The chief prosecutor of the ICC is trying to revive the case against the Ugandan rebel commander in his absence, as he has eluded capture for nearly 20 years.

The Chief Prosecutor of the International Criminal Court (ICC) has sought to revive the case against the fugitive Ugandan rebel commander Joseph KonyWho remains free since an arrest warrant was issued in 2005 on charges of war crimes.

Prosecutor Karim Khan said he had asked the judges for permission to hold a hearing in his absence to confirm the charges against Kony, the head of the infamous Lord’s Resistance Army (LRA).

“This is the first time my office has made such a request since the establishment of the ICC,” Khan said.

Kony launched a bloody uprising more than three decades ago to impose his own version of the Ten Commandments in northern Uganda, unleashing a campaign of “terror” that spread to several neighboring countries.

The Hague-based ICC issued an arrest warrant for Kony in 2005 on charges of war crimes and crimes against humanity, and US President Barack Obama launched a small number of US troops in 2011 to help regional armies capture him.

“However, this arrest warrant remains unenforceable to this day. Mr. Kony has been trying to evade legal proceedings before this court for more than 17 years, despite constant efforts,” Khan said in a statement.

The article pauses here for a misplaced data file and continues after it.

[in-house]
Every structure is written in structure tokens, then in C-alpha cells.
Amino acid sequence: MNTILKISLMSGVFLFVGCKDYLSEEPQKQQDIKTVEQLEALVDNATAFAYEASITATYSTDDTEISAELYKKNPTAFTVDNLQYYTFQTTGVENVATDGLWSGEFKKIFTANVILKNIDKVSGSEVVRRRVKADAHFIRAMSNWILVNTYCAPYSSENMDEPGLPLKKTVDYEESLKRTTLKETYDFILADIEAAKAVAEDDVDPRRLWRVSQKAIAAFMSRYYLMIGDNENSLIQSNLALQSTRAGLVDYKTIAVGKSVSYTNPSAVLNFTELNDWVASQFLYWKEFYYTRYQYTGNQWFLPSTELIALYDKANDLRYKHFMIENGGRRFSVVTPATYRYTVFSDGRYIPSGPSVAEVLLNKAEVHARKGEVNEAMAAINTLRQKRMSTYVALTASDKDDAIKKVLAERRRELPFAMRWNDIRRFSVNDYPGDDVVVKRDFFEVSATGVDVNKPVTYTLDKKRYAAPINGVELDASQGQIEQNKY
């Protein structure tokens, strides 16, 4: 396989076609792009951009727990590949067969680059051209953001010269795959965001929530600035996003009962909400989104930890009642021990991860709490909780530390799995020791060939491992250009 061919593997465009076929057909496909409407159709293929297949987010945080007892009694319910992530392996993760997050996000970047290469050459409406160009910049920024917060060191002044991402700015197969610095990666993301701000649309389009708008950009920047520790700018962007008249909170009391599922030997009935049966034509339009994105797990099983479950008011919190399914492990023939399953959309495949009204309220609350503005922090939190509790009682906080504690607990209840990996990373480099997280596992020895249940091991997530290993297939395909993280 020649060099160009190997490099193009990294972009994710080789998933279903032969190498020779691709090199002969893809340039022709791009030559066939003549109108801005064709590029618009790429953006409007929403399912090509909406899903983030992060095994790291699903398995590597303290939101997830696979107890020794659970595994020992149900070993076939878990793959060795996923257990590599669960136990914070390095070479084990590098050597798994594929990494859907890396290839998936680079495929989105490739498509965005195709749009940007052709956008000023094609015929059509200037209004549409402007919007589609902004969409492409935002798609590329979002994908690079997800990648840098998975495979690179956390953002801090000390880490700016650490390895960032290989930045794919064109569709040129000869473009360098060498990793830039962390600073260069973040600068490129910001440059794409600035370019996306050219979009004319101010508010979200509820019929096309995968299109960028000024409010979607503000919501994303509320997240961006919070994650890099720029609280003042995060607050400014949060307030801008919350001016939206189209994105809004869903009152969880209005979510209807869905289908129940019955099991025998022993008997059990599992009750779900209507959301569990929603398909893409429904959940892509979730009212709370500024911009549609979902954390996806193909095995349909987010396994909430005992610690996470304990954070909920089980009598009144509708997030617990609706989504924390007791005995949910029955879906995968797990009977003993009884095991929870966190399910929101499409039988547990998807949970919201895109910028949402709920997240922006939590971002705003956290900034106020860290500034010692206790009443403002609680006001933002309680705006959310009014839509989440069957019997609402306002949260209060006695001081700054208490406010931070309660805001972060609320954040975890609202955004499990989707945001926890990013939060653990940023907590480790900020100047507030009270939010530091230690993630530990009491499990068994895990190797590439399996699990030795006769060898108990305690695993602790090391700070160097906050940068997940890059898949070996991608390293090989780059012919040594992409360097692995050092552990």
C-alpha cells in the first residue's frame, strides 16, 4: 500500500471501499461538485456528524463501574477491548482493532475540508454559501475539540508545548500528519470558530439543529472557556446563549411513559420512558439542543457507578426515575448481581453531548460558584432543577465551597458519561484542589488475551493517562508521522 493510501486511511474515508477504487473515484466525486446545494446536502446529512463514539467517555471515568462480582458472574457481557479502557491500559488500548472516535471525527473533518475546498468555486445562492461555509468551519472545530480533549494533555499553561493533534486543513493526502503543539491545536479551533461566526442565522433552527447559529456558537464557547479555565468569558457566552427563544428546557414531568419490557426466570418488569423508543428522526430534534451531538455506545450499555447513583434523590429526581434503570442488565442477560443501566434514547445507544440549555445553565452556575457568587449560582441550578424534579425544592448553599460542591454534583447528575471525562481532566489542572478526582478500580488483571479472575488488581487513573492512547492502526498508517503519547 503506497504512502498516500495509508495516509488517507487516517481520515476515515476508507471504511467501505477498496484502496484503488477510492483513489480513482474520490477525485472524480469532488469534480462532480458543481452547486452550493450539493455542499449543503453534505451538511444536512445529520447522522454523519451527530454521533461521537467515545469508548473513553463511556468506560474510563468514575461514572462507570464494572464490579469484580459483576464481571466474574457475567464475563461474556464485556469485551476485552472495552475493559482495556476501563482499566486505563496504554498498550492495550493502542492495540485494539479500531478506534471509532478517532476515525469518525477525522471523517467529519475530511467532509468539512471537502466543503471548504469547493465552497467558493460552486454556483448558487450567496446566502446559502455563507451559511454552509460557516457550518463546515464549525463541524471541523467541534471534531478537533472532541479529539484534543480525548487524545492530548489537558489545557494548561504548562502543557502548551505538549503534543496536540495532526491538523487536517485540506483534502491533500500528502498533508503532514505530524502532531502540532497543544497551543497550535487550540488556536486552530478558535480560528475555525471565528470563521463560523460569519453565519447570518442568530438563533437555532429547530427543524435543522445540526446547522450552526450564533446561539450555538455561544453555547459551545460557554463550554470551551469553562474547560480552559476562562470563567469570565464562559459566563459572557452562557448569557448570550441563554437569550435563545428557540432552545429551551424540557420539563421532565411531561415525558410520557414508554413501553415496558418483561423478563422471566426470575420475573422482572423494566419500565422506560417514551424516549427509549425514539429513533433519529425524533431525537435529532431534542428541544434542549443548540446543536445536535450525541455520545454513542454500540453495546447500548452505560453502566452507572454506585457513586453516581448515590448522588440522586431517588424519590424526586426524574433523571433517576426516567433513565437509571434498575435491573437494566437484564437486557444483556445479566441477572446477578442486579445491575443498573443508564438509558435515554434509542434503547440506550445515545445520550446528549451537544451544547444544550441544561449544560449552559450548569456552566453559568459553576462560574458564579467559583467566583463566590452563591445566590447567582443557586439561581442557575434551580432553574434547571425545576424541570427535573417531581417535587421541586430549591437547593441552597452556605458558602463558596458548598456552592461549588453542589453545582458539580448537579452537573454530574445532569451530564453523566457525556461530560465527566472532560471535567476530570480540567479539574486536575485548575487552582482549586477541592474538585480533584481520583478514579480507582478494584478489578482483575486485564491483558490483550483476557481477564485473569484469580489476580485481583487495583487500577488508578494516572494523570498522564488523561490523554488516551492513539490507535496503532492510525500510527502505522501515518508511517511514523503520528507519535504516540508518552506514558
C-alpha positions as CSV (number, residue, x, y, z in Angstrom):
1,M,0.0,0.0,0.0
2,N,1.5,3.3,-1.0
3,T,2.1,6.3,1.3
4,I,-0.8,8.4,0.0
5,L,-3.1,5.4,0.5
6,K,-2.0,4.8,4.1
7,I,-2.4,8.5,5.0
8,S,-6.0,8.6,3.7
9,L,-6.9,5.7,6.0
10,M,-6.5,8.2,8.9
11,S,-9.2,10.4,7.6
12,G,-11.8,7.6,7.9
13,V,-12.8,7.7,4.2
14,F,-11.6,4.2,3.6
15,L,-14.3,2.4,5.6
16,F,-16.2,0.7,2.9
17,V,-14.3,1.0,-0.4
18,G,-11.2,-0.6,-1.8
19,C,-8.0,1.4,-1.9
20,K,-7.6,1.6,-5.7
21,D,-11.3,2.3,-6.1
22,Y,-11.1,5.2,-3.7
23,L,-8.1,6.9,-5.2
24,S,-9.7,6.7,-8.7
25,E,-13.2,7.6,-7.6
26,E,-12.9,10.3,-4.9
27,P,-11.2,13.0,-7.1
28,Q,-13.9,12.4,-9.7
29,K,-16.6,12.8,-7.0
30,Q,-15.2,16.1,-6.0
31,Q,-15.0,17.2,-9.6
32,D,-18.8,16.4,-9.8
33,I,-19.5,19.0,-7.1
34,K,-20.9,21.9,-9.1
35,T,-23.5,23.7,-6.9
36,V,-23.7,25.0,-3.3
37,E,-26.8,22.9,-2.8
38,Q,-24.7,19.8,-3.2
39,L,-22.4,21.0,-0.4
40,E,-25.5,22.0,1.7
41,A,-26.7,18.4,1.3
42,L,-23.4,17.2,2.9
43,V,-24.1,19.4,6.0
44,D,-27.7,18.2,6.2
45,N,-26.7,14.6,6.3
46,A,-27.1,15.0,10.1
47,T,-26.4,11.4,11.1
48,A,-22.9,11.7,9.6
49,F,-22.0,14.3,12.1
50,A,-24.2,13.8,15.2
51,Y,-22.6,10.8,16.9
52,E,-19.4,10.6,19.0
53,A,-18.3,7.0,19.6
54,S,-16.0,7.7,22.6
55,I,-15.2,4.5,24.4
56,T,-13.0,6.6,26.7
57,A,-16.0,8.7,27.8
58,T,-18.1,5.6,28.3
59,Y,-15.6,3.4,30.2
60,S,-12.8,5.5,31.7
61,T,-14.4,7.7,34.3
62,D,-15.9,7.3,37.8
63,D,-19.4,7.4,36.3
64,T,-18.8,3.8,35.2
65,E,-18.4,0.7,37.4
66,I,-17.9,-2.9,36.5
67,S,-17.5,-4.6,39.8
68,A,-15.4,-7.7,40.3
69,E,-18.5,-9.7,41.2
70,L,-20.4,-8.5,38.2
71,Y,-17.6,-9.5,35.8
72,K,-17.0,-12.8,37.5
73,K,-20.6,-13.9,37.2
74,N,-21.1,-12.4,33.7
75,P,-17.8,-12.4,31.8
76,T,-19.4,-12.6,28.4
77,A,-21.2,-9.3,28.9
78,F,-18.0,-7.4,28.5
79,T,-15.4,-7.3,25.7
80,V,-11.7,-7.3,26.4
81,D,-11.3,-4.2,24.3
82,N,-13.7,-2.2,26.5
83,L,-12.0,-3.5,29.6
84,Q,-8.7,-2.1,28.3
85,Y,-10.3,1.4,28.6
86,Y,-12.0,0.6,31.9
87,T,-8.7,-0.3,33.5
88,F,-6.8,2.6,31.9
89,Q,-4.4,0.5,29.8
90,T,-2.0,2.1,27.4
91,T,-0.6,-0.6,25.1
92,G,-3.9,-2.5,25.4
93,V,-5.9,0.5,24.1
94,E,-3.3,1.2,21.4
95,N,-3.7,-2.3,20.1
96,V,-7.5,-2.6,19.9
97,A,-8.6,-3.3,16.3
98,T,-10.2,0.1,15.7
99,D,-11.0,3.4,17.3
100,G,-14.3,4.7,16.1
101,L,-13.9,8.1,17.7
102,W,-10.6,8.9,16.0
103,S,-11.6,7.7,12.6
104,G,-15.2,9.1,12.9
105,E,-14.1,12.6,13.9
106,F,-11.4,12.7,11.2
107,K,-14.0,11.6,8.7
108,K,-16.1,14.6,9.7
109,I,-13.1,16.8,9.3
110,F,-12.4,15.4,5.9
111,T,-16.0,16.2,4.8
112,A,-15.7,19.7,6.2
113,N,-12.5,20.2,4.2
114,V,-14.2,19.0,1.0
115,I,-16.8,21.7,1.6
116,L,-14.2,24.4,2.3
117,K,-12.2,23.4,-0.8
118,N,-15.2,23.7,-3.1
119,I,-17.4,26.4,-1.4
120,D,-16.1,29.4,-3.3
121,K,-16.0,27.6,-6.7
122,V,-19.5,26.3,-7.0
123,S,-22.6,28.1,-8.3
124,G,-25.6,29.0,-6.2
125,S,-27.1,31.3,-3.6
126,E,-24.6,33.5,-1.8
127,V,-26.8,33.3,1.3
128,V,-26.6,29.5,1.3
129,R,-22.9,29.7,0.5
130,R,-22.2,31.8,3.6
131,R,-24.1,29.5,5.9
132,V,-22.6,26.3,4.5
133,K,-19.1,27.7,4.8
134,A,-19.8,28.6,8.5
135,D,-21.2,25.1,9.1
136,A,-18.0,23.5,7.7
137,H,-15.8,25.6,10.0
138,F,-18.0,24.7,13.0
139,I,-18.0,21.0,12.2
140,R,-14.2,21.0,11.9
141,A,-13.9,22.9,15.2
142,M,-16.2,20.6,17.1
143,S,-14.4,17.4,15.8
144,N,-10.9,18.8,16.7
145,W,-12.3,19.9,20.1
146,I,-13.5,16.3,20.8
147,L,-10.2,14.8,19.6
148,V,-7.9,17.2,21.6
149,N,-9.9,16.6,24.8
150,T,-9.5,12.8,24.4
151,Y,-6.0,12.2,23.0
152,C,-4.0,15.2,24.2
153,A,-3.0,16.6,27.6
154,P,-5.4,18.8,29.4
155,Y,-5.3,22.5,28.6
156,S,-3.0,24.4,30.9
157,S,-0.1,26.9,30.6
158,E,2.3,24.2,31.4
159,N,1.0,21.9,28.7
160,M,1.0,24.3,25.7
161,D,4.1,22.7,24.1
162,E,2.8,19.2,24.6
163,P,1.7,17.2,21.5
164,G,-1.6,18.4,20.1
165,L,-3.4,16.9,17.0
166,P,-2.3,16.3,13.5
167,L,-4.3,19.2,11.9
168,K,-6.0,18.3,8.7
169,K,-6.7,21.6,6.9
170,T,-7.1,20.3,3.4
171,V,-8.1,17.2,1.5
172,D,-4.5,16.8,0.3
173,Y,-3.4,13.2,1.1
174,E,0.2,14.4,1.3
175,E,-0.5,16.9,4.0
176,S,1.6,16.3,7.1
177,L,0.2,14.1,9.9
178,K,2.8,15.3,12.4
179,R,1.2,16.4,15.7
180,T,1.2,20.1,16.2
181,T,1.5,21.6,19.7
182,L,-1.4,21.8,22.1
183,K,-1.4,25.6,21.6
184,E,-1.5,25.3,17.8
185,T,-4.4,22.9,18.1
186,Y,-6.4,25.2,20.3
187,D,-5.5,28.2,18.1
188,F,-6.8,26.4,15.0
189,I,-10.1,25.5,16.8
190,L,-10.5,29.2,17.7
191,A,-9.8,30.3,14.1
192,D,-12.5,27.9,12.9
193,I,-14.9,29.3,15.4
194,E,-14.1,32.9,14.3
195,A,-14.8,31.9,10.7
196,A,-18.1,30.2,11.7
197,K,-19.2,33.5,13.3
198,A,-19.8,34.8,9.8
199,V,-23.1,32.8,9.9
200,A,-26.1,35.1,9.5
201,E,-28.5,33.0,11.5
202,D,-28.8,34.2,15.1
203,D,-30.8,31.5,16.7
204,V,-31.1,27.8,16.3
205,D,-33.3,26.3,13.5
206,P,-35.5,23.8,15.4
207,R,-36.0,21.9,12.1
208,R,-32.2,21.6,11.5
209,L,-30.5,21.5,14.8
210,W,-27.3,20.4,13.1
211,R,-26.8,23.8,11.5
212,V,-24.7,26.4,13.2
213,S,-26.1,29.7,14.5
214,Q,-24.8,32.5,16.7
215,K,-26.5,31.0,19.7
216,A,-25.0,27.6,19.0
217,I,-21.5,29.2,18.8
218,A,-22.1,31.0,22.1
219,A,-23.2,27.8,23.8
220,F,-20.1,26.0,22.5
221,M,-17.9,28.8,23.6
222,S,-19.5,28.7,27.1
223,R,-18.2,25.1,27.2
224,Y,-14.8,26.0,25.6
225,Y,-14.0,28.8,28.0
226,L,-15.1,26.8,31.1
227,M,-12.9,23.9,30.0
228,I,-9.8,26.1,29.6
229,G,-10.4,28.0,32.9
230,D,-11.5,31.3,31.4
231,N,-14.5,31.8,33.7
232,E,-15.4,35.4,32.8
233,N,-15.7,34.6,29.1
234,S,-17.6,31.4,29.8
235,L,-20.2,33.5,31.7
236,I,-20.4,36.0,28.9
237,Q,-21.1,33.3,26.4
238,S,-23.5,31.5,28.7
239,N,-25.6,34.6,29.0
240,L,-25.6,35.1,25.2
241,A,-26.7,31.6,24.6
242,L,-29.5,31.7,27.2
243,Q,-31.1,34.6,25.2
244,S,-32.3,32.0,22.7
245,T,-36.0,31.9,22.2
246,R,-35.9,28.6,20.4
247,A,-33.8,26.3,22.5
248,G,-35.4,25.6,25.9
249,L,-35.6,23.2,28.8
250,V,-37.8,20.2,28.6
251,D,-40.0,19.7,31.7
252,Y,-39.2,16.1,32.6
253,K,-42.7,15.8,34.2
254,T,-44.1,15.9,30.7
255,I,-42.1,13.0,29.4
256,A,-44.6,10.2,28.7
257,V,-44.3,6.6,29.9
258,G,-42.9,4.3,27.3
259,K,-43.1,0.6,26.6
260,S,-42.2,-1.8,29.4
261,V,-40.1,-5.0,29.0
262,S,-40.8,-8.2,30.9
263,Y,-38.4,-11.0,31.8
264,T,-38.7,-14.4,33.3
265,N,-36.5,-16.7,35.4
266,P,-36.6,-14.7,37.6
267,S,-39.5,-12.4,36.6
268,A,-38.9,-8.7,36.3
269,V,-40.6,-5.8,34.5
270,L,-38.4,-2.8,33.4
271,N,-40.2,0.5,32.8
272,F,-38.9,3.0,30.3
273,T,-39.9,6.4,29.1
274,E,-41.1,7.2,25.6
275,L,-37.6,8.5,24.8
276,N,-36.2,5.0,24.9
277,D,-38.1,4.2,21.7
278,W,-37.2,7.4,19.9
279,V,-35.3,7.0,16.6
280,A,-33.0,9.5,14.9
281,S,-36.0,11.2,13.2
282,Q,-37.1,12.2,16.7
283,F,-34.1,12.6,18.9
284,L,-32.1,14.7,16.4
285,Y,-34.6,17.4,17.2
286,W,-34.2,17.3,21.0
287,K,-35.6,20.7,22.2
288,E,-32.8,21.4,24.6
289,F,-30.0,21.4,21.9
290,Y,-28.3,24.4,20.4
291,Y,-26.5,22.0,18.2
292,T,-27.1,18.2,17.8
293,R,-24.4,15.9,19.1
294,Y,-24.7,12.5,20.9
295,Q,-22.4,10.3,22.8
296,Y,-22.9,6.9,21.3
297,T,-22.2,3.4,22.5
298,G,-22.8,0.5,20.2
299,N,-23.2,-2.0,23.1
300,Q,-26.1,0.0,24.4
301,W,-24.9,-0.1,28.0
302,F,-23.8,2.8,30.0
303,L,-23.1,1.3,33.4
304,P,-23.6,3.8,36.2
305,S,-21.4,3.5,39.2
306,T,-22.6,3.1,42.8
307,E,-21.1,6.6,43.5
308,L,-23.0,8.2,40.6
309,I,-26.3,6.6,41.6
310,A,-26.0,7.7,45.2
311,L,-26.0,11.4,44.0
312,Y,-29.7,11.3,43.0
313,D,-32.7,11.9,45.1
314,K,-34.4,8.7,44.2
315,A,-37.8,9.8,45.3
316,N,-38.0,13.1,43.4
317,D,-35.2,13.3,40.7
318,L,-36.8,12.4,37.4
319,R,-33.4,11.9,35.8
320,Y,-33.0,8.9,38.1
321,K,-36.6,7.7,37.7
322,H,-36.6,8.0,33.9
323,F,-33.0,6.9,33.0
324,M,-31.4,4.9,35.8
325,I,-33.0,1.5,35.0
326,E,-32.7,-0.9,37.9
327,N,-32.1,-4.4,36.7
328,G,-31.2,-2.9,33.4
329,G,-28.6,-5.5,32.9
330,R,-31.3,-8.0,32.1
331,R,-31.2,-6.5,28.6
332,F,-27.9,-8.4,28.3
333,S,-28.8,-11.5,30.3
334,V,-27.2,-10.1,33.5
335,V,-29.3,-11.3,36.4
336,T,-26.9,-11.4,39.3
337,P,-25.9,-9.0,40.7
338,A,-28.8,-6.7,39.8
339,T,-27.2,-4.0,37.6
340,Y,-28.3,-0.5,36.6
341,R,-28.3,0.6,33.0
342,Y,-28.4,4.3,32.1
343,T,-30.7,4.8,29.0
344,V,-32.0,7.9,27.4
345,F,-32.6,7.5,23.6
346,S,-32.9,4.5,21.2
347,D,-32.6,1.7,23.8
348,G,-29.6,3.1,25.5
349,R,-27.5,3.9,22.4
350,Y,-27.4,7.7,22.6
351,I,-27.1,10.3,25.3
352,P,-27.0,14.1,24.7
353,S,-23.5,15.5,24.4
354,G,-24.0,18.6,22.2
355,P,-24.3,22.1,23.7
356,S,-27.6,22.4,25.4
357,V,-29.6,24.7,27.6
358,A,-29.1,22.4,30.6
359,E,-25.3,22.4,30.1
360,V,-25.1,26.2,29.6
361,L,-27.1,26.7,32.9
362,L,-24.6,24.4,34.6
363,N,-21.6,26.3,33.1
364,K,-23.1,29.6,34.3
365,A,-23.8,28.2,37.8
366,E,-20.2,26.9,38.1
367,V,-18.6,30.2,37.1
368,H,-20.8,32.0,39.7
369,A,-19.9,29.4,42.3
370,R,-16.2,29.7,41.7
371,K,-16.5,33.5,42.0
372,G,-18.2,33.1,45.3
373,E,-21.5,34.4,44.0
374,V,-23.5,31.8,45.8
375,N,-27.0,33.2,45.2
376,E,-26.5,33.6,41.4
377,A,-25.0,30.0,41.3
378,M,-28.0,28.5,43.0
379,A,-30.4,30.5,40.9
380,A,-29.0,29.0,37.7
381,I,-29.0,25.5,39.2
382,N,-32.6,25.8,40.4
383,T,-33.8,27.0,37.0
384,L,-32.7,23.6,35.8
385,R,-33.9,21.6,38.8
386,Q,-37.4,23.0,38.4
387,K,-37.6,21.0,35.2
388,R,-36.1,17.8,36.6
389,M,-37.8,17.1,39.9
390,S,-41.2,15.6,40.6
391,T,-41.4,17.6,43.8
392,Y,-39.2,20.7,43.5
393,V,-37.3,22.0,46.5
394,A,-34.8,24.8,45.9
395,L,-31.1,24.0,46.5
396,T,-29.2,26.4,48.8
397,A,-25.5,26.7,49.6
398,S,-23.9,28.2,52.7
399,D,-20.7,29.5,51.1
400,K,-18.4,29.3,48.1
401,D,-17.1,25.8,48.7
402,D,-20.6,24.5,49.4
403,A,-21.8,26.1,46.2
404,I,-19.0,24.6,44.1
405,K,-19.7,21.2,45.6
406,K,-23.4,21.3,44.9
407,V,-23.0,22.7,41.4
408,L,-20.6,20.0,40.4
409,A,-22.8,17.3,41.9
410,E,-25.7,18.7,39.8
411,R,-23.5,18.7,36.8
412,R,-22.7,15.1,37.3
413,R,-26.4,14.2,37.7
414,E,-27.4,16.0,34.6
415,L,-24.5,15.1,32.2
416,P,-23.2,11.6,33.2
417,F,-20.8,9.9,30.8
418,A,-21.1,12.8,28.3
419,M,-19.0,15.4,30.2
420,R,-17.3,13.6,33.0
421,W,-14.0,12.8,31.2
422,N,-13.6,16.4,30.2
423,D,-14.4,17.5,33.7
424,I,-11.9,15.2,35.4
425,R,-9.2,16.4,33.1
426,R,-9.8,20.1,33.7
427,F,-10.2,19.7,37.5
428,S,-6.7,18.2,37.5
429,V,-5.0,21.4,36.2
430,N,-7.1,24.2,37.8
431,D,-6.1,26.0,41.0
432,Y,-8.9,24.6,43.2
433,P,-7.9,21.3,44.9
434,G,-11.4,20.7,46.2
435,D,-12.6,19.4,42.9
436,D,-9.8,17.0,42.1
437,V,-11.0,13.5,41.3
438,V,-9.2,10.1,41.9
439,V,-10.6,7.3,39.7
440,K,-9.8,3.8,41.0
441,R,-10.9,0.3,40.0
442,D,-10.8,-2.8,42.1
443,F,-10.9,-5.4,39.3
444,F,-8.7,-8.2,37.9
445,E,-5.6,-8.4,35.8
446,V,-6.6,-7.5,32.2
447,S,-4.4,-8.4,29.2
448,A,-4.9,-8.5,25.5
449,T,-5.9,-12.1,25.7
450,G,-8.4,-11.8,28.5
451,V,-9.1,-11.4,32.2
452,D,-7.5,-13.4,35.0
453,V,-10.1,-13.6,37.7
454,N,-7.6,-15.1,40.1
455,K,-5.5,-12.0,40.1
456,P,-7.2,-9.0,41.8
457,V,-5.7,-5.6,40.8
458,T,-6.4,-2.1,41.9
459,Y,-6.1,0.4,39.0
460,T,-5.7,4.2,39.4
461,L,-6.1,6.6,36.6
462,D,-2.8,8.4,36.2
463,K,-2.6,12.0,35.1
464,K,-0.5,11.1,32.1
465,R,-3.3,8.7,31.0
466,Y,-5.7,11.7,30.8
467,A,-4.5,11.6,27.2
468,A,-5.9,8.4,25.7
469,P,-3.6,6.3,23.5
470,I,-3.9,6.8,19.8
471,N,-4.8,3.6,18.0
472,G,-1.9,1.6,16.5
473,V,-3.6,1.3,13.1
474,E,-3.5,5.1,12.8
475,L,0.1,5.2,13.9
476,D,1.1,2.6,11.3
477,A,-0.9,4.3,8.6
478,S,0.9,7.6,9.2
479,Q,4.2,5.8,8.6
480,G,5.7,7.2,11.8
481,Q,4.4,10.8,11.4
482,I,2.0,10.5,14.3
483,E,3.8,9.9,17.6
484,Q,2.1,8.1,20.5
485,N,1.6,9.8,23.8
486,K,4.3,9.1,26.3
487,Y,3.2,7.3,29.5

“I have decided that it is both necessary and appropriate to attempt to pursue the proceedings against him to the fullest extent consistent with the Rome Statute,” he said, the charter governing the ICC.

Defendants cannot be tried in absentia at the ICC, but it is possible to have confirmation hearings while still a fugitive, Khan explained.

‘Meaningful milestone’

Confirming the charges against Kony would make it easier and faster to bring him to justice should he be caught, the prosecutor added.

Any hearing involving Kony would be a “meaningful milestone for the victims of Kony’s crimes who have patiently waited for justice for nearly two decades,” Khan said.

Starting with a bloody uprising in northern Uganda against President Yoweri Museveni, the LRA’s campaign of violence has killed more than 100,000 people and seen 60,000 children abducted.

The violence eventually spread to Sudan, the Democratic Republic of the Congo (DRC) and the Central African Republic.

The allegations against Kony in the arrest warrant include murder, cruel treatment, enslavement, rape and attacks on the civilian population, the ICC said.

In 2021, the ICC convicted an LRA child soldier turned commander, Dominic Ongwen, of war crimes and crimes against humanity and sentenced him to 25 years in prison.

He has appealed the verdict and verdict, arguing that he was scarred by his own history and still believed he was “possessed” by Kony’s ghost.

The ICC was founded in 2002 to bring perpetrators of the world’s worst crimes to justice, but was criticized for choosing many of its cases from African countries.



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